Standing there in a group of Booker Washington Institute (BWI) FFA leaders and alumni, I looked off in the distance in the direction of our FFA students who were laughing, yelling, and running around while playing ultimate frisbee on the football field. It was after our FFA End of the Year Program and the sun was setting just behind where the students were playing. It was beautiful. However, that’s not what I thought was beautiful at that moment. What caught my eye and my interest was the situation in which after the completion of a positive youth development program the adults conversed while the kids played and had fun. It occurred to me that this situation was eerily similar to situations that I was very familiar with growing up. Without fail, after the many sports game or practices, this strangely identical situation would slowly construct itself. To those who have not experienced these situations, or even to those who have, I may seem crazy; what’s so interesting and beautiful about a seemingly normal situation in life? Well, in a positive youth development process that can be very difficult, it was one of those few moments for reflection on accomplishment. Here are my reflections:
1. First and foremost I was in awe of the friendship that was being practiced in front of me by the students and the adults. We were smiling and taking pictures while you could hear the hysterical laughter and yelling of the students in the background. FFA really has successfully unified people on the basis of a passion for leadership and agriculture.
2. This moment was a milestone because before this moment FFA at BWI seemed to live by the motto “work hard, work harder”. Throughout our time with the BWI FFA, we had trouble organizing events and activities that would be fun because the students weren’t at that level yet. They weren’t able to do it and to be honest, we were hesitant to help too much. We didn’t know whether we were doing it the right way, but we wanted these fun times to come after the students and alumni had done the majority of the work to organize it. Helping out too much too early would have only lowered the bar; a bar that we wanted to raise so that they had to reach out of their comfort zones. Flash forward to this moment and it felt natural and it was because the students deserved it. They worked hard and now they got to play hard.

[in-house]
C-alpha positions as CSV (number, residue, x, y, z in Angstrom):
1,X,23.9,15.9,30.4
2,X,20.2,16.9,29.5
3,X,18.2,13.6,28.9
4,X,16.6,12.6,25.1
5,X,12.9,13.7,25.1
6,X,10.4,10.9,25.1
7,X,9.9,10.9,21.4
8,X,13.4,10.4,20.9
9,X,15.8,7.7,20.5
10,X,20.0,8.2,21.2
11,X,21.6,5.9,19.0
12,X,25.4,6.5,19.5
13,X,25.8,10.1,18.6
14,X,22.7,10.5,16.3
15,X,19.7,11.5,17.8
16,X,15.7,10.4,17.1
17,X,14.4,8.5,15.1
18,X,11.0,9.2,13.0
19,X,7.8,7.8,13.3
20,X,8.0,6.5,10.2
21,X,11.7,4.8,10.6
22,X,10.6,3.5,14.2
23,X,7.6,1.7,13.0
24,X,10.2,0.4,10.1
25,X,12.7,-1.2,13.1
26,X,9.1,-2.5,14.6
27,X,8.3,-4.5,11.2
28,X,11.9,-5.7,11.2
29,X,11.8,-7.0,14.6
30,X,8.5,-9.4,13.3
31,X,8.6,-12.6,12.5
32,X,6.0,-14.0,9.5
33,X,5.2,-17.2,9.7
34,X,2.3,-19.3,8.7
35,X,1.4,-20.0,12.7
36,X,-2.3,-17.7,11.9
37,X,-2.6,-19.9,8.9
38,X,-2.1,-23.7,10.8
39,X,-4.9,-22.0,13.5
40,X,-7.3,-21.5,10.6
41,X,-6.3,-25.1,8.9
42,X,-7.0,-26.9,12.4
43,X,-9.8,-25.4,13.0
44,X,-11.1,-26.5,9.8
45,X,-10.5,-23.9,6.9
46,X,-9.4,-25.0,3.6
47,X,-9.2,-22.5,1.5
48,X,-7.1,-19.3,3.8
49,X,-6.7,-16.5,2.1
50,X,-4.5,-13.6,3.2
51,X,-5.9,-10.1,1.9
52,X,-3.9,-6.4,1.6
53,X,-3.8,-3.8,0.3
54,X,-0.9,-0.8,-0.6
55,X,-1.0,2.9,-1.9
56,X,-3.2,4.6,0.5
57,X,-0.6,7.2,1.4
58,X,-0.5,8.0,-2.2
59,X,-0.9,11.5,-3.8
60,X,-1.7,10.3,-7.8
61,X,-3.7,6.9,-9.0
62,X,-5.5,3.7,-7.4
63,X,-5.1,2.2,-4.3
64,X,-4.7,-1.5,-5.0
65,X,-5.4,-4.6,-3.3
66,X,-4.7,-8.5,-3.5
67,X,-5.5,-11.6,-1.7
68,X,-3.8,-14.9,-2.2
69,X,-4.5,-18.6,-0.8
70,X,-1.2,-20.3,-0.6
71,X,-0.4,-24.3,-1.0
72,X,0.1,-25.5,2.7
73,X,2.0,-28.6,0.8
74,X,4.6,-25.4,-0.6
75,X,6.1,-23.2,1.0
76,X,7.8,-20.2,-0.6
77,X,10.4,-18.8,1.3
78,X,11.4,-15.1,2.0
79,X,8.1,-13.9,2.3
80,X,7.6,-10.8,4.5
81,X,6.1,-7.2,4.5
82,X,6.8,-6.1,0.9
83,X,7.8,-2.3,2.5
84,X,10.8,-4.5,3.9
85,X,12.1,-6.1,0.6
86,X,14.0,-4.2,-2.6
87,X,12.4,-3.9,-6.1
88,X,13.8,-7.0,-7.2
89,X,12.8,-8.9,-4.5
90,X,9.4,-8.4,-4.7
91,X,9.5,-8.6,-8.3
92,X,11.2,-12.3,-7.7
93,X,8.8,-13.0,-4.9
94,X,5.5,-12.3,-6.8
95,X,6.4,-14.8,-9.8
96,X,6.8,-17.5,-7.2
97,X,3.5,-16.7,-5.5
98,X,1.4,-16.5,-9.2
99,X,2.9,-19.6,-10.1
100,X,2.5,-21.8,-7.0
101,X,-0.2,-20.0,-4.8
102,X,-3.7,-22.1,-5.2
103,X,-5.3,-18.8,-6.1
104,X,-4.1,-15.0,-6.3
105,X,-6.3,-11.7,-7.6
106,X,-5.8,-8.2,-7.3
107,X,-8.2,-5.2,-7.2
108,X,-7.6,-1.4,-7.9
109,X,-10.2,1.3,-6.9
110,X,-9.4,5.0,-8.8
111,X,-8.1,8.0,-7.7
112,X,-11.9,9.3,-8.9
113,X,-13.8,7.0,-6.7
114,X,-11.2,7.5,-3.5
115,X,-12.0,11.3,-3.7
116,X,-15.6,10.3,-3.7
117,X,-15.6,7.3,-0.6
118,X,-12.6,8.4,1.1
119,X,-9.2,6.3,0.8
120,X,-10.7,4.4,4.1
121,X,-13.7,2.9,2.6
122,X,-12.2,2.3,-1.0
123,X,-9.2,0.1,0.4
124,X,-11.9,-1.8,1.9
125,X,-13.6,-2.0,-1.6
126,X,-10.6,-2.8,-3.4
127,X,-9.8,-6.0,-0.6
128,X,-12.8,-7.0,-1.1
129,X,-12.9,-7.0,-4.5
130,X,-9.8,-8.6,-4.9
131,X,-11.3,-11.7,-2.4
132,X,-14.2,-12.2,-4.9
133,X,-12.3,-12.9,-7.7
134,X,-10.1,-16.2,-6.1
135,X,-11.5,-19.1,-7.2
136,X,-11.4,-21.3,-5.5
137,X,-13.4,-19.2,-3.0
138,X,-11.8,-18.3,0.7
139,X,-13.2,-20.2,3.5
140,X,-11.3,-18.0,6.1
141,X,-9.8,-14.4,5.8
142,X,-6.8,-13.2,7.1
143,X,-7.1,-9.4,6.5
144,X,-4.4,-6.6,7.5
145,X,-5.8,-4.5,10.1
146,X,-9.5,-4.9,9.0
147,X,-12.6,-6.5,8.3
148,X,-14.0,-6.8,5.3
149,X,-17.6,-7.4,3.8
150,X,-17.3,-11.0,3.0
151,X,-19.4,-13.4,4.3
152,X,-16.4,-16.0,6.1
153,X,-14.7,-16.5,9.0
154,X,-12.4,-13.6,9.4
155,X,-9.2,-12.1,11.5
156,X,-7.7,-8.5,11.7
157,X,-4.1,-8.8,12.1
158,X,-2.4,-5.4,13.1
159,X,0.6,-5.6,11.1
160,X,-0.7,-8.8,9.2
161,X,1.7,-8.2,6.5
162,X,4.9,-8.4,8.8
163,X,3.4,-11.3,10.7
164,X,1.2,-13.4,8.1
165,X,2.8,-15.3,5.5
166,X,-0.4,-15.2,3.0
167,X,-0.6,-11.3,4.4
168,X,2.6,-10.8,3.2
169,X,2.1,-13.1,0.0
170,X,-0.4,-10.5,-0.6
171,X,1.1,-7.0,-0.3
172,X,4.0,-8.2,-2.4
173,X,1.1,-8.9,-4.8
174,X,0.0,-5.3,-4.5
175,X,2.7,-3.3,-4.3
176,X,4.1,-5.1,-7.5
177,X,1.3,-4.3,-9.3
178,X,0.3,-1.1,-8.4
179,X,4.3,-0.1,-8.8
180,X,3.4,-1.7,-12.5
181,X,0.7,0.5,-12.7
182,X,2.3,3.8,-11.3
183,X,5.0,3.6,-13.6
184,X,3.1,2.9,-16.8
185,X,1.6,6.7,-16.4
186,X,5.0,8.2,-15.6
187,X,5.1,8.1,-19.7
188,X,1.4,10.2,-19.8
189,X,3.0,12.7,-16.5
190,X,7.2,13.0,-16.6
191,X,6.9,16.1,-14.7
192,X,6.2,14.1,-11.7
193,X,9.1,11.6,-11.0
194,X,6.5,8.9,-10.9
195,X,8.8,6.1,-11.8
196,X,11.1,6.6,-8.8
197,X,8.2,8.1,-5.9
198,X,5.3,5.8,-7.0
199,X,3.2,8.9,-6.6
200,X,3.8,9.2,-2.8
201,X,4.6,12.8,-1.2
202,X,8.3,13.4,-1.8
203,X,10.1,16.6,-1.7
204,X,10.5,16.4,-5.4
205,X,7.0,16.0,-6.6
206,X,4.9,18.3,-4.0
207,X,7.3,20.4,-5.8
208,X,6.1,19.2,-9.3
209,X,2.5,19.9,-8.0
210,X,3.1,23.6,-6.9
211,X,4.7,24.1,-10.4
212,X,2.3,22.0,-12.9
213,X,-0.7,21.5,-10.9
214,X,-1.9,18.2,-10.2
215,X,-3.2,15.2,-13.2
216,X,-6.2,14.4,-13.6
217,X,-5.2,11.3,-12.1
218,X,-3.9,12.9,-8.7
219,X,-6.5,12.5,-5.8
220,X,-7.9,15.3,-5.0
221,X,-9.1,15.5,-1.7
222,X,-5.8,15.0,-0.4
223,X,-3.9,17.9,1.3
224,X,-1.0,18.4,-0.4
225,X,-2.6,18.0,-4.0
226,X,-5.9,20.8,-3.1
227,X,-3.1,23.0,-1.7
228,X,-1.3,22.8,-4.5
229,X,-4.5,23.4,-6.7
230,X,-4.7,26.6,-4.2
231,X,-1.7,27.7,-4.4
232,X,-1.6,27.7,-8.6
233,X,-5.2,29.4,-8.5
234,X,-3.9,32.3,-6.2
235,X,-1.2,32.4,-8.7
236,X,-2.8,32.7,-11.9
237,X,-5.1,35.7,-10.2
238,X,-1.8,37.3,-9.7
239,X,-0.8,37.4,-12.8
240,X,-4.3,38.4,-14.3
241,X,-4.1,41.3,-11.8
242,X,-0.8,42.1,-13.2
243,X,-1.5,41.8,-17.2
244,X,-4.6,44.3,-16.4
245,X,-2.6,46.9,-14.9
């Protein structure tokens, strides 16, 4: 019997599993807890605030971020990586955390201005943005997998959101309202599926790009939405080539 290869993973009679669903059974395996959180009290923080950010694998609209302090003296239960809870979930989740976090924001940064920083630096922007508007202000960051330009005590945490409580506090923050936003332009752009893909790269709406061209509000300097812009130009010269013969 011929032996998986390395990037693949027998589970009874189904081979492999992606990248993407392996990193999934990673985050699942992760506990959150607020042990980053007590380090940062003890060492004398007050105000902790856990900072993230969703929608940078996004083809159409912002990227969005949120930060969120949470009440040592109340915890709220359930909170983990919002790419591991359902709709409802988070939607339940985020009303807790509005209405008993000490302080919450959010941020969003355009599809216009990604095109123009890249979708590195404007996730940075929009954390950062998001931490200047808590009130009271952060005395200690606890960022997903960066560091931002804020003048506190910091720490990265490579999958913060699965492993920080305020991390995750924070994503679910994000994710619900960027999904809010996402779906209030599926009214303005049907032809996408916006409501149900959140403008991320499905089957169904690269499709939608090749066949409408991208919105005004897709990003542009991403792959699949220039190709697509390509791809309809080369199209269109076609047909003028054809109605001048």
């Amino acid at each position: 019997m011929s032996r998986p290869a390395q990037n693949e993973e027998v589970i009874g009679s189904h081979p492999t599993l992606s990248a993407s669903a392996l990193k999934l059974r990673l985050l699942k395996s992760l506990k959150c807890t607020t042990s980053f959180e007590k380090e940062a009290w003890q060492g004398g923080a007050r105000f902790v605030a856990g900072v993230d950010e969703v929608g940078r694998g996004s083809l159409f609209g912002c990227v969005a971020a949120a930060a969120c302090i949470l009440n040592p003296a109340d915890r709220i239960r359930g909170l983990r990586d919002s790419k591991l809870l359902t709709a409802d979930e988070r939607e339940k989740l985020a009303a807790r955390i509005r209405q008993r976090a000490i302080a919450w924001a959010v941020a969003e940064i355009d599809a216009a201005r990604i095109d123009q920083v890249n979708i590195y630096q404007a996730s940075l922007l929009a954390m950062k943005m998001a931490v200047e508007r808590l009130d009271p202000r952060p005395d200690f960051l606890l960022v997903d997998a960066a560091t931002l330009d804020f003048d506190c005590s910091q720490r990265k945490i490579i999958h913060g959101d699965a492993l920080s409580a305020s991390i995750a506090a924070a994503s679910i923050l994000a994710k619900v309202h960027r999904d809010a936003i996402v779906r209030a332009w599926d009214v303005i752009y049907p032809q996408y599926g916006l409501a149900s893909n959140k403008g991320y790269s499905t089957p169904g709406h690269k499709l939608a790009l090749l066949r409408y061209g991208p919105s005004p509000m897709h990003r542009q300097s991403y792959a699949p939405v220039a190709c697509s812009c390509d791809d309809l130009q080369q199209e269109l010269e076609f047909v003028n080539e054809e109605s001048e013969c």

3. Adults in Liberia don’t have the same relationship with their children as adults in the United States do. In the learning process, it seems like a lot of the time that adults are taking over the hands-on experiential learning activities for themselves, leaving menial tasks to the students. To a degree, that sense of “I have done it, but I want them to do it”, or that sense of “whatever is good for the children” is usually missing. But, not in this situation…not after the ‘End of the Year’ FFA event that was completely organized by the student! This was a moment where the Alumni and other adult leaders of the BWI FFA felt accomplished for what the students had done, not for what they had done. You could sense the pride that the BWI FFA adult leaders had for their student FFA members.
4. At this moment, the BWI FFA is not where I had hoped they would be when I started this journey, but the process itself was a huge success. My goals for the FFA were higher. I had hoped to do so many more social activities, leadership workshops, educational competitions, and community service events. Many of the goals I set for the club were not met. However, if you were to describe the process that we went through together and the meaningful growth that I witnessed in these students, alumni, and this chapter as a whole, I would not have believed it. The students went from not knowing what FFA is to organizing an end of the year party to celebrate their accomplishments and playing ultimate frisbee like best friends, unified by their passion for leadership and agriculture. The FFA alumni went from being in control of the organizing to giving ownership of the FFA to the students while separating themselves into the BWI FFA Alumni Volunteer Network. I went from focusing on MY goals and vision to focusing on OUR goals by getting to know the people of the BWI FFA and nurturing my relationships with them. Vision and goals are necessary for motivation and perseverance, but in the game of life, I think I’ve figured out that it’s all about the process.
I’m so proud of these students and this FFA! The students have taken ownership of their education and their futures. The adults have taken ownership for the FFA and the success of the student members. Here’s to many more years of hard work, growth, and fun celebrations for the BWI FFA in the future! Here’s to the process!
Nathan Glenn received bachelor’s degrees in Animal Science and Secondary Education from the University of Maryland. Before becoming an AgriCorps Fellow Nathan taught high school agricultural education.